For green space, Parc de la Ciutadella is the city’s most famous park and for good reason, with its elaborate, sculpture-bedecked fountain and an idyllic lake where you can hire rowing boats.

While you’re here, check out the Arc de Triomf – a red-brick answer to Paris’s Arc de Triomphe – and the 18th-century Palau del Parlament de Catalunya, the seat of the Catalan parliament.

Parc de la Ciutadella barcelona

– READ MORE: Insider’s guide to Barcelona

Tibidado church barcelona

Explore the city’s lesser-known gems

If you’ve had your fill of the big hitters, dig a little deeper by exploring some of the city’s lesser-visited spots.

For colorful streets, trendy boutiques and quirky cafes, the bohemian neighborhood of Gràcia, in the north of the city, is well worth a visit; you’ll find an independent village feel here, with regular live performances on its myriad of plazas.

Elsewhere, the Sant Antoni neighborhood is becoming a foodie hotspot for those in the know, centered around a recently restored food market that’s now the largest in Catalonia.

Up on a hillside overlooking the city, Mount Tibidabo meanwhile dominates the skyline with an elaborate, neo-gothic basilica and one of the world’s oldest amusement parks (the surrounding area is also a hotspot for hiking).

For more in the way of picturesque vistas, Bunkers del Carmel – a hilltop viewpoint a 20-minute walk north of Parc Güel – is something of a locals’ secret and an idyllic spot from which to see the sun set over the city.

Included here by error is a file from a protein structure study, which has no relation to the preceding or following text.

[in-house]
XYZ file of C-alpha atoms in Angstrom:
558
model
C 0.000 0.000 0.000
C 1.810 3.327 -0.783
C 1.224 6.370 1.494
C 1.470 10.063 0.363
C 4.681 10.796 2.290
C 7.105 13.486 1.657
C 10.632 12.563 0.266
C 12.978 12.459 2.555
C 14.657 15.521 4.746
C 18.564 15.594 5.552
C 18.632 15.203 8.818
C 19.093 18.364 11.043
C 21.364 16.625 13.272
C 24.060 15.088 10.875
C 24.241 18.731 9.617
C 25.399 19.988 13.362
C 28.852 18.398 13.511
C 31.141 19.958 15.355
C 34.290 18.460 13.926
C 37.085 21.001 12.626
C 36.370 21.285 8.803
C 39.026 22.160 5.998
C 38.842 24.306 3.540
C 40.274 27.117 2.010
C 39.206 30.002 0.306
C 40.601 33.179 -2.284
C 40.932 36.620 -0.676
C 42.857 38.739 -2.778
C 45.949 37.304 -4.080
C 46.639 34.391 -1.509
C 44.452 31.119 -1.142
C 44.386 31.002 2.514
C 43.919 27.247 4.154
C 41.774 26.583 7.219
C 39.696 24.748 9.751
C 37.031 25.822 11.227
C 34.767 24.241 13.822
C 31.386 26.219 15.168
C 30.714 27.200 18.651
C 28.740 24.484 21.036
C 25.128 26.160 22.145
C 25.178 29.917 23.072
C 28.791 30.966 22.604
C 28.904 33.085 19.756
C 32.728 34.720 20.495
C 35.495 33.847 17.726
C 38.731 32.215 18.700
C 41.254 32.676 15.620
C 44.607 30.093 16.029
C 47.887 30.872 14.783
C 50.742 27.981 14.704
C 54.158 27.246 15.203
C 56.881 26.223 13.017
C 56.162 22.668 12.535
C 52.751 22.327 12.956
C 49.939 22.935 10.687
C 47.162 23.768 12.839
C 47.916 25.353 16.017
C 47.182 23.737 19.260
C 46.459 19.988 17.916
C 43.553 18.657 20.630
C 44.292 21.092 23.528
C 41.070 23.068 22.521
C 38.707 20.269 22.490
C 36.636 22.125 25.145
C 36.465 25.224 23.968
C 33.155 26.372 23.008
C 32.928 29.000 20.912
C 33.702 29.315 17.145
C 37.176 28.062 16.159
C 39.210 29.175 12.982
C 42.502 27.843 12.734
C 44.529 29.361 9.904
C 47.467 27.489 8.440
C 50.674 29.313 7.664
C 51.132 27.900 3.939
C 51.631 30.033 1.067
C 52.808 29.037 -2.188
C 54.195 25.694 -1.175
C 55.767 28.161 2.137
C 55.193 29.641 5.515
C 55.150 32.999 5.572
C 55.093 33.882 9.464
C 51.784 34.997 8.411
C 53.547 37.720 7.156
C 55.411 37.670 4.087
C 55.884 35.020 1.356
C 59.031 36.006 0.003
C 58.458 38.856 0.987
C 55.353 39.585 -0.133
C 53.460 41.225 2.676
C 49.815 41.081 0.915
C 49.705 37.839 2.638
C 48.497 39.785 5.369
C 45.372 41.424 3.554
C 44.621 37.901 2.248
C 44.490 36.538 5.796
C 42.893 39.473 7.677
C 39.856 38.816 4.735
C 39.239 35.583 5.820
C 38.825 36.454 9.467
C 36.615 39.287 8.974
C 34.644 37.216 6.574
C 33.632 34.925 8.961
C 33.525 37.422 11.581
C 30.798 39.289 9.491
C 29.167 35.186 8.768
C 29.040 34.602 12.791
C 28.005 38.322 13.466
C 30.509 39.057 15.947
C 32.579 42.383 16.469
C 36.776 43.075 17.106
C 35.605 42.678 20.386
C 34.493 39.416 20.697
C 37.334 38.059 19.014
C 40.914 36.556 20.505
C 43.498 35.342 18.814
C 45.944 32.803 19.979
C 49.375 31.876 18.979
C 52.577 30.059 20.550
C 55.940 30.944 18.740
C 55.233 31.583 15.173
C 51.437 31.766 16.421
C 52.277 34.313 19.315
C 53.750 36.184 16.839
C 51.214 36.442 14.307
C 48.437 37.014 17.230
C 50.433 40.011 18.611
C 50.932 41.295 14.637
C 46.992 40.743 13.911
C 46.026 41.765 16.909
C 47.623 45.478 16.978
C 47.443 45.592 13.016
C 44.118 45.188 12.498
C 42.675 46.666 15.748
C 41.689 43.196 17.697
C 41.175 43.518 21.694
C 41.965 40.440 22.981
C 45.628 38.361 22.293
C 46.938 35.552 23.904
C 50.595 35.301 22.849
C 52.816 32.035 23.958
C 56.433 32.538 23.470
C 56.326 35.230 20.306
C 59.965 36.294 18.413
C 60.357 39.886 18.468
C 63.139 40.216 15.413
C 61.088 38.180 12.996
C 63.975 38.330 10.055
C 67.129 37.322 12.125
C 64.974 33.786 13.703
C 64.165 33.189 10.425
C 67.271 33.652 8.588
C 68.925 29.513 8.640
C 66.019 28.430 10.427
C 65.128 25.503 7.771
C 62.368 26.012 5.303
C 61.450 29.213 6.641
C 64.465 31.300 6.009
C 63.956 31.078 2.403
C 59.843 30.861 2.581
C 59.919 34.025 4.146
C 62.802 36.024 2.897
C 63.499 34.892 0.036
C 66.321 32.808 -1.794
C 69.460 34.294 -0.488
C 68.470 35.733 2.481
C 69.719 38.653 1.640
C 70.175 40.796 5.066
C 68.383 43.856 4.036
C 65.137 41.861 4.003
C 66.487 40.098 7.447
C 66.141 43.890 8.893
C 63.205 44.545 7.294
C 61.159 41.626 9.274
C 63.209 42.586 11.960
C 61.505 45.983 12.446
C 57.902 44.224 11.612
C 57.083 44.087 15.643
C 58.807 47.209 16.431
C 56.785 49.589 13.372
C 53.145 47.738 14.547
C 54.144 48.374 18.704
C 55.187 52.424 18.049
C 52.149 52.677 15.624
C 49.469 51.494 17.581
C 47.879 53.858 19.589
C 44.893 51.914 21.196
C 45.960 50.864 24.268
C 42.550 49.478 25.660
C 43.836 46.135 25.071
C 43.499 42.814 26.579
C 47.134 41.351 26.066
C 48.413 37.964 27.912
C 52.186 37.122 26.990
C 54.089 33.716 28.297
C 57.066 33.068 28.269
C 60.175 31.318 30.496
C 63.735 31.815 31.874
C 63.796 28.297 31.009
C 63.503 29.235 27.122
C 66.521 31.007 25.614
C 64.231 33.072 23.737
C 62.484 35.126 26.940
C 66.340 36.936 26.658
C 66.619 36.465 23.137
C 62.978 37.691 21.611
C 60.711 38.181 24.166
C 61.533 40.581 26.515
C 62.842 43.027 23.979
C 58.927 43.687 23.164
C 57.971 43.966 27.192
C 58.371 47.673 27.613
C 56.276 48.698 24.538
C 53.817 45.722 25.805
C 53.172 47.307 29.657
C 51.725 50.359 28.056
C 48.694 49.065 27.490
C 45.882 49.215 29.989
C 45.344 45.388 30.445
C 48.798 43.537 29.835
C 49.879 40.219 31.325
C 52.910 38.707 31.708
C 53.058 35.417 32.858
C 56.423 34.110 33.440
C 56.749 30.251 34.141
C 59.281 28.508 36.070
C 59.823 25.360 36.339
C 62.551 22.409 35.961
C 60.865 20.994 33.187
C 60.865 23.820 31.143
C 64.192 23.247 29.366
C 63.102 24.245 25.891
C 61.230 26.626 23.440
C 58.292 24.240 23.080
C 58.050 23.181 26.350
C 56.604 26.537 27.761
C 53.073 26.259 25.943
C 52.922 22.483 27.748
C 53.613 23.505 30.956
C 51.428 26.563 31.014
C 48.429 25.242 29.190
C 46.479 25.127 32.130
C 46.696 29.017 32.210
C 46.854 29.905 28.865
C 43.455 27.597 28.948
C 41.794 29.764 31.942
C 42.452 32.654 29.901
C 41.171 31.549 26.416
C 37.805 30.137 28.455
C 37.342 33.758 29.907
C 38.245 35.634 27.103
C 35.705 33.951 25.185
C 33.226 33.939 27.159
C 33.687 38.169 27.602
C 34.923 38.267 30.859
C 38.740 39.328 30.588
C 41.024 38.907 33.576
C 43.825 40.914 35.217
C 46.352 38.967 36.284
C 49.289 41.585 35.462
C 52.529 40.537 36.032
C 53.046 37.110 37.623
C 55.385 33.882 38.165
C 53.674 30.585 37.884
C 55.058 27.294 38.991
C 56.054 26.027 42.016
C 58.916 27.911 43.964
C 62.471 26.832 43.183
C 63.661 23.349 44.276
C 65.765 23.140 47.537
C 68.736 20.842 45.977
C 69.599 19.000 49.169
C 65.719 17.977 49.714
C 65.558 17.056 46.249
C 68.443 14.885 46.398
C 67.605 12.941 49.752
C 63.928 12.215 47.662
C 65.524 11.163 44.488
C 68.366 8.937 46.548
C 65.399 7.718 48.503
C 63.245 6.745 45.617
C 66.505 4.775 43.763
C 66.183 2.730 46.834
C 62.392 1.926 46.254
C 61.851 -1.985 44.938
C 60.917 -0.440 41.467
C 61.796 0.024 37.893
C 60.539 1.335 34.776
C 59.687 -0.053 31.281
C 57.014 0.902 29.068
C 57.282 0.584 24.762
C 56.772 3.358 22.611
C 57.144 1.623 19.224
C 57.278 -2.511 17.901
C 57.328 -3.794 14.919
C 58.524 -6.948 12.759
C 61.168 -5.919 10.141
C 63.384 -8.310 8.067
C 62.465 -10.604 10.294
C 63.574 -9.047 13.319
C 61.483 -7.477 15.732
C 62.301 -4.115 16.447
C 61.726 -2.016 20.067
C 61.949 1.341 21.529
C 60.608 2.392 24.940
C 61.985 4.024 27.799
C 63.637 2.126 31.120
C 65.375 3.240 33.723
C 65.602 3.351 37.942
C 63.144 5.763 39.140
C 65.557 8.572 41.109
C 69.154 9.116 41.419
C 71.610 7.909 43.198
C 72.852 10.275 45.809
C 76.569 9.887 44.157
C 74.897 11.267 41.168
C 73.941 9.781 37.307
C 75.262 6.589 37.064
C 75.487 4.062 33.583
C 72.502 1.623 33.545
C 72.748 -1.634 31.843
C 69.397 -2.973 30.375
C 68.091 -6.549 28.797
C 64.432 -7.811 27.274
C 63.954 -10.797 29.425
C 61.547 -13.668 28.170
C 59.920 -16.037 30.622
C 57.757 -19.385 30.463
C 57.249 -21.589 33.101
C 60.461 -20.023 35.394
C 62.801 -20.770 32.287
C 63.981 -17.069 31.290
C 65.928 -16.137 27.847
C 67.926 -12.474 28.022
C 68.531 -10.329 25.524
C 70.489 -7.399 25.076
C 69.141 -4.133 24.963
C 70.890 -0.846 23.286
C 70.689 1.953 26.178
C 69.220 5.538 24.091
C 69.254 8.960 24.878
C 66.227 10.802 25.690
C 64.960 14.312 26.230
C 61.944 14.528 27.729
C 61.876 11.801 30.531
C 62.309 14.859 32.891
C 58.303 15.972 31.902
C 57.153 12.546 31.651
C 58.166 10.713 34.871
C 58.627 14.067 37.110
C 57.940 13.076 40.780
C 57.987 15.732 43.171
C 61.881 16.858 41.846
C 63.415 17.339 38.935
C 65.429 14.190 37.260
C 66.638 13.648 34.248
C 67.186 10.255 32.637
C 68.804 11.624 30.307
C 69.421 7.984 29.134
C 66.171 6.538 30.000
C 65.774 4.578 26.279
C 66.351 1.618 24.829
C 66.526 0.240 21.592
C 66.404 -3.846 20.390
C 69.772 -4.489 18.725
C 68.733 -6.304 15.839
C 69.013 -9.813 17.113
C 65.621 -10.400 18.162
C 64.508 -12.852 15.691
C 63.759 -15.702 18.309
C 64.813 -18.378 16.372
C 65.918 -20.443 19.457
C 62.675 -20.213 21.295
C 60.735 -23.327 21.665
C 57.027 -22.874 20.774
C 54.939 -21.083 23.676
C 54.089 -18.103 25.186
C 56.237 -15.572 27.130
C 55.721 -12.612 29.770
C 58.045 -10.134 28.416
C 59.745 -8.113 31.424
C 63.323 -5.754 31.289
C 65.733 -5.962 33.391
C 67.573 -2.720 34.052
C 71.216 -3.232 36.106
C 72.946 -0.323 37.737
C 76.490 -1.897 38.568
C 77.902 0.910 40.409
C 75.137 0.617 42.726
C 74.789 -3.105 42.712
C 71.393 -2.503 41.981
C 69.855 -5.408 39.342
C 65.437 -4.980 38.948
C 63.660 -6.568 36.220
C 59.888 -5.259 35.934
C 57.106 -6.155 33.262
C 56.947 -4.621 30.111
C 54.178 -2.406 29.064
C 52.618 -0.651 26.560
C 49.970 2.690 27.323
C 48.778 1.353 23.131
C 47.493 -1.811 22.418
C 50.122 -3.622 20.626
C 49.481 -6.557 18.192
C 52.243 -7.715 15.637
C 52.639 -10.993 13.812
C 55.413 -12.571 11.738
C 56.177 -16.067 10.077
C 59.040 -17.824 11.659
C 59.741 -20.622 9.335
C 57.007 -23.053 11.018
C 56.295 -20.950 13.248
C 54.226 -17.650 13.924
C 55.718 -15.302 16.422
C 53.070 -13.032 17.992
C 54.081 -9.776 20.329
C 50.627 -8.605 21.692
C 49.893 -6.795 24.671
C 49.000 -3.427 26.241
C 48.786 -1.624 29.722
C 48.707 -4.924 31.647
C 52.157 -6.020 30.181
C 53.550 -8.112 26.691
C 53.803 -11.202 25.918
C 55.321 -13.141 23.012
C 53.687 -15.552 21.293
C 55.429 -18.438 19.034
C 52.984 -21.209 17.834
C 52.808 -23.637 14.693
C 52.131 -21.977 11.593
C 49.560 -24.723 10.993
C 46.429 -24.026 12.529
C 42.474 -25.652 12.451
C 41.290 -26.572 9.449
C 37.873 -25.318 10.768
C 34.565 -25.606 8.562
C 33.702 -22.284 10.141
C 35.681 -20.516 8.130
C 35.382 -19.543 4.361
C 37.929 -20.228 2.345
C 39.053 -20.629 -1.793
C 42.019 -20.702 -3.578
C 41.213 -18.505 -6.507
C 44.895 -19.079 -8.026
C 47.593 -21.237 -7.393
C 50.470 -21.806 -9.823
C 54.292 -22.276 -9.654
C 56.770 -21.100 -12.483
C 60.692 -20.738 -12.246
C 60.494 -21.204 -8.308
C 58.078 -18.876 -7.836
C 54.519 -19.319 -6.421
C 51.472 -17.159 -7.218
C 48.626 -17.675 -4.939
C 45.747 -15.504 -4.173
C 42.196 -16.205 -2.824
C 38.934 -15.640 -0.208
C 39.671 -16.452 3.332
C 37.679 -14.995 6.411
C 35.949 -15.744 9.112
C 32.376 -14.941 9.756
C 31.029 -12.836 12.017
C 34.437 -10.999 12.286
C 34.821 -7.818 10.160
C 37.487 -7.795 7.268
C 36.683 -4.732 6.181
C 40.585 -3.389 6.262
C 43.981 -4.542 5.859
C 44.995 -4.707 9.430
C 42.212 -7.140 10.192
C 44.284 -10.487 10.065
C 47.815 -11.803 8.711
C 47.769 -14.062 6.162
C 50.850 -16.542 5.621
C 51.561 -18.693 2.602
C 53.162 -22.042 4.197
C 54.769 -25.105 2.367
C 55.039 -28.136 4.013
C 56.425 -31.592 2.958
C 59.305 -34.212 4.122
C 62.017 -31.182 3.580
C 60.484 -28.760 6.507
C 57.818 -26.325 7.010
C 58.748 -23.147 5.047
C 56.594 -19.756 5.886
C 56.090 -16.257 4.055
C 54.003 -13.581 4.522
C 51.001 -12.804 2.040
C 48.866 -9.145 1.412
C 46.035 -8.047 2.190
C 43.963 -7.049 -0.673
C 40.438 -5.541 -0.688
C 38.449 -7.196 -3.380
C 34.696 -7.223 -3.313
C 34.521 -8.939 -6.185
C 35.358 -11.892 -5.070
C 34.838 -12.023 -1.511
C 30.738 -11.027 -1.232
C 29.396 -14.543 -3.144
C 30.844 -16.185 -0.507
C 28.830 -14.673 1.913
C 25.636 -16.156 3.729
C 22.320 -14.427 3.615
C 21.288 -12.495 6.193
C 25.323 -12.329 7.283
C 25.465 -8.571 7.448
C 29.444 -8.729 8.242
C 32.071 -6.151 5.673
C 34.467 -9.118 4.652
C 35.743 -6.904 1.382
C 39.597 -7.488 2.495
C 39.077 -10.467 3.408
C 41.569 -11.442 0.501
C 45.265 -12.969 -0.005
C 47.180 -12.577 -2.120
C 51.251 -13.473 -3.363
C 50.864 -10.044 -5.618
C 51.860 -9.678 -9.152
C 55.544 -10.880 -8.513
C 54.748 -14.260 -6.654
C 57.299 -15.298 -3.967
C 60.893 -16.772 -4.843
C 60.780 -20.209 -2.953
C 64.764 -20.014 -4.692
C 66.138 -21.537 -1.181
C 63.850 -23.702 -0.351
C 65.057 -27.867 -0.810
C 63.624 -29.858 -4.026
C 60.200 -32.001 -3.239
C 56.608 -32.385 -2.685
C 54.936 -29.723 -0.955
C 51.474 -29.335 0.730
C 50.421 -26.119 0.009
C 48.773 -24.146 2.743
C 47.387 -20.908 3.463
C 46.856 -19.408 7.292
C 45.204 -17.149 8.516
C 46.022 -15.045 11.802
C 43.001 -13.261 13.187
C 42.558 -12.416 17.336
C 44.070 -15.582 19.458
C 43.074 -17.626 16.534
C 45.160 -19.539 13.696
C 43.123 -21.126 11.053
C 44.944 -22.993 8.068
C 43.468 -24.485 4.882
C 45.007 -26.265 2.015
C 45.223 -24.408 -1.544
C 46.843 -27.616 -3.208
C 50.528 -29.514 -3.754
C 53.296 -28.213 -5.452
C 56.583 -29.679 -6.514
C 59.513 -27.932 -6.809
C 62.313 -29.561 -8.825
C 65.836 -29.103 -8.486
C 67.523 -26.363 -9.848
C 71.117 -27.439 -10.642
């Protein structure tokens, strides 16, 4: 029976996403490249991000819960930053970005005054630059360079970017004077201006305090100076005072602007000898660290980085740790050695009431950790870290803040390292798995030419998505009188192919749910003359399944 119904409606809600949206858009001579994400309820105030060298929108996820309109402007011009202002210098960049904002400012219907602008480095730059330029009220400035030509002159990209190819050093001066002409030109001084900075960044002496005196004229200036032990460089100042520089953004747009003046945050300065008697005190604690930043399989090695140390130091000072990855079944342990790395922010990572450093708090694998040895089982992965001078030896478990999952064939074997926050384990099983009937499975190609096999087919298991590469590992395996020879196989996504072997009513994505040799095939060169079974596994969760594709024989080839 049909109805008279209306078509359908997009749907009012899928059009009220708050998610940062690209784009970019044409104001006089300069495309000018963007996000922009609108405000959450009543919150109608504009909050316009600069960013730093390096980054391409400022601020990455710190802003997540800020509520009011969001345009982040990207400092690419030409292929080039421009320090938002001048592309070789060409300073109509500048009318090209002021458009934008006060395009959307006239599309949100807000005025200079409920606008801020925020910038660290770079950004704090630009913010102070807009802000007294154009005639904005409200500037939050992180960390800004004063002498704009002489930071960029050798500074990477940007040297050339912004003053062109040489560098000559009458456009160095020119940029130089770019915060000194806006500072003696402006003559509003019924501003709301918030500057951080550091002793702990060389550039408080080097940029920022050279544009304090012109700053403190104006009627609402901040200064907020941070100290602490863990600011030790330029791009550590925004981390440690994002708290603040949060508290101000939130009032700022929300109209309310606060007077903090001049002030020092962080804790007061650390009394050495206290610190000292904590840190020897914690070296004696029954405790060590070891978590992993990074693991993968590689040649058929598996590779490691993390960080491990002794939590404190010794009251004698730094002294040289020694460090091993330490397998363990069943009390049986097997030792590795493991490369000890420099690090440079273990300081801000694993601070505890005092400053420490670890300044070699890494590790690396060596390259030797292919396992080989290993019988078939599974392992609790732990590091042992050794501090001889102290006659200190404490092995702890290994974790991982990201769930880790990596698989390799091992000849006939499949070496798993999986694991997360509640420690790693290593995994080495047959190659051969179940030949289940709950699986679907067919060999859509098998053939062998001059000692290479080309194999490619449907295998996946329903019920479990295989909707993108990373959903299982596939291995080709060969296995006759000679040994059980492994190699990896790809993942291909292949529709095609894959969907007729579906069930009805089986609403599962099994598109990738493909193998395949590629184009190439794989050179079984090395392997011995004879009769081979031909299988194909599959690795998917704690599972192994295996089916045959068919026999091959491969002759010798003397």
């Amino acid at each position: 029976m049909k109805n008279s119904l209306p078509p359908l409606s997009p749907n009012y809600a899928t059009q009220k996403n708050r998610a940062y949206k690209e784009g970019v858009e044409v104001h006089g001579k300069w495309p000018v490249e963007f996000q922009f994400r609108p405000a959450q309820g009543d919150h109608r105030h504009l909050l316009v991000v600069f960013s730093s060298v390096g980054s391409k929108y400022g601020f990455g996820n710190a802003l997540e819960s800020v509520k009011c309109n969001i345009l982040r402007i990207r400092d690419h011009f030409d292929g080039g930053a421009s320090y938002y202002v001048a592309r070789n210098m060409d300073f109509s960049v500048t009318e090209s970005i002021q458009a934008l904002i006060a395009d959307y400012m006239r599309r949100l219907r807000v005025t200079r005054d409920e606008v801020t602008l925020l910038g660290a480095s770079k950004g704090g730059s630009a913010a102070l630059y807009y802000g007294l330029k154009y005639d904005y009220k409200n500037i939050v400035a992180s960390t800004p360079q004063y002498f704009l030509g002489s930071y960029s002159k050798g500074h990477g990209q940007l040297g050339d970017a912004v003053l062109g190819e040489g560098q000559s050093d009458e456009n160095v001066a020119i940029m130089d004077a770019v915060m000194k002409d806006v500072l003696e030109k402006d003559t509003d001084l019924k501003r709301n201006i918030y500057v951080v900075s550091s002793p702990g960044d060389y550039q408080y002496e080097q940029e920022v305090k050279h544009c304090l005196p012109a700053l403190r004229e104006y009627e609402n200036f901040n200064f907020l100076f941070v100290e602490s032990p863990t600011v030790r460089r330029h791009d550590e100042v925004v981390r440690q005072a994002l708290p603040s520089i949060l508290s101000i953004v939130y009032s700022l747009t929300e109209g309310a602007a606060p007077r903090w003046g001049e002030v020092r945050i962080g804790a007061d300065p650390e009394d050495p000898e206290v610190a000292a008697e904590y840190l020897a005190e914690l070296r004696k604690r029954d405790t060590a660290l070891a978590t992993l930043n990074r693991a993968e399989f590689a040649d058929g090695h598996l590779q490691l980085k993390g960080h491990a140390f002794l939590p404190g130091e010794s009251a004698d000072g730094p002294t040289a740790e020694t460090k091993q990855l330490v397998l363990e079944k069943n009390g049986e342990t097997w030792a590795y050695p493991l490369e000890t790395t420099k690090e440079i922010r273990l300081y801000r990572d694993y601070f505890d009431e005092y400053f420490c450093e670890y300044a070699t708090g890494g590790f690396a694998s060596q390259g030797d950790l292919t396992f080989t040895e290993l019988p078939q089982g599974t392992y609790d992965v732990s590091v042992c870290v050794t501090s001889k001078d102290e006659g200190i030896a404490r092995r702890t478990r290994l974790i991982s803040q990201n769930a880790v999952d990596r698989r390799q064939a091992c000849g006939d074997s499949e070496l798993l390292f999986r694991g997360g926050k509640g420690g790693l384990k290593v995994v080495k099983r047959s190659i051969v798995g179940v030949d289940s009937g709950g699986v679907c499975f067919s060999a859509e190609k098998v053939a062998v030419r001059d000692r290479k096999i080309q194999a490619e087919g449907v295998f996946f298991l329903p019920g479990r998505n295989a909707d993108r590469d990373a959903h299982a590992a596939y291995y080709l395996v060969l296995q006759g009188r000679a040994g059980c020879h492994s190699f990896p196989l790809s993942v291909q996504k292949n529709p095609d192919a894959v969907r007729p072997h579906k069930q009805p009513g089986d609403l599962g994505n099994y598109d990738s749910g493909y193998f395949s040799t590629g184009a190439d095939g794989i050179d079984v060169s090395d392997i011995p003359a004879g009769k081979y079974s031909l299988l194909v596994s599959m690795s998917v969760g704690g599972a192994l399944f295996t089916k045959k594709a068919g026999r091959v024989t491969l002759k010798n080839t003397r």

Where to eat and drink in Barcelona

Barcelona is something of a hotspot for foodies, bringing hole-in-the-wall tapas bars and fresh food markets together with a slew of Michelin-starred restaurants.

For the latter, it’s hard to beat the three-starred Lasarte, which offers wine-paired tasting menus by Martín Berasategui, who’s earned more Michelin stars than any other chef in Spain (think squid tartare with liquorice emulsion, Champagne ravioli and truffle duroc pig trotters).

For something a little more casual, try Gigi Von Tapas, located a 10-minute walk from the Sagrada Família and serving a mix of classic and creative tapas dishes. Over in the Gothic Quarter, the atmospheric L’Antic Bocoi del Gotic has regular queues but is worth the wait with Catalan dishes served in a wood-beamed, stone-walled restaurant, while El Bosc de Les Fades is nothing short of magical, with a fairy-tale forest theme featuring trees, waterfalls and twinkling lights.

On the drinks front, the city isn’t short on options – especially when it comes to cocktails. In the Old City, Dr Stravinsky serves experimental creations in an eclectic setting designed like a vintage laboratory.

Elsewhere, inventive cocktail spot Sips was ranked third in the World’s Best Bars 2022 list, while the now-legendary Paradiso came first, serving innovative creations that are every bit as mind-bending as Gaudí’s indelible creations (cocktail in a seashell, anyone?). We’d expect nothing less from this eclectic, ever-changing city.

– READ MORE: Best Spain shore excursions

Published 10.09.23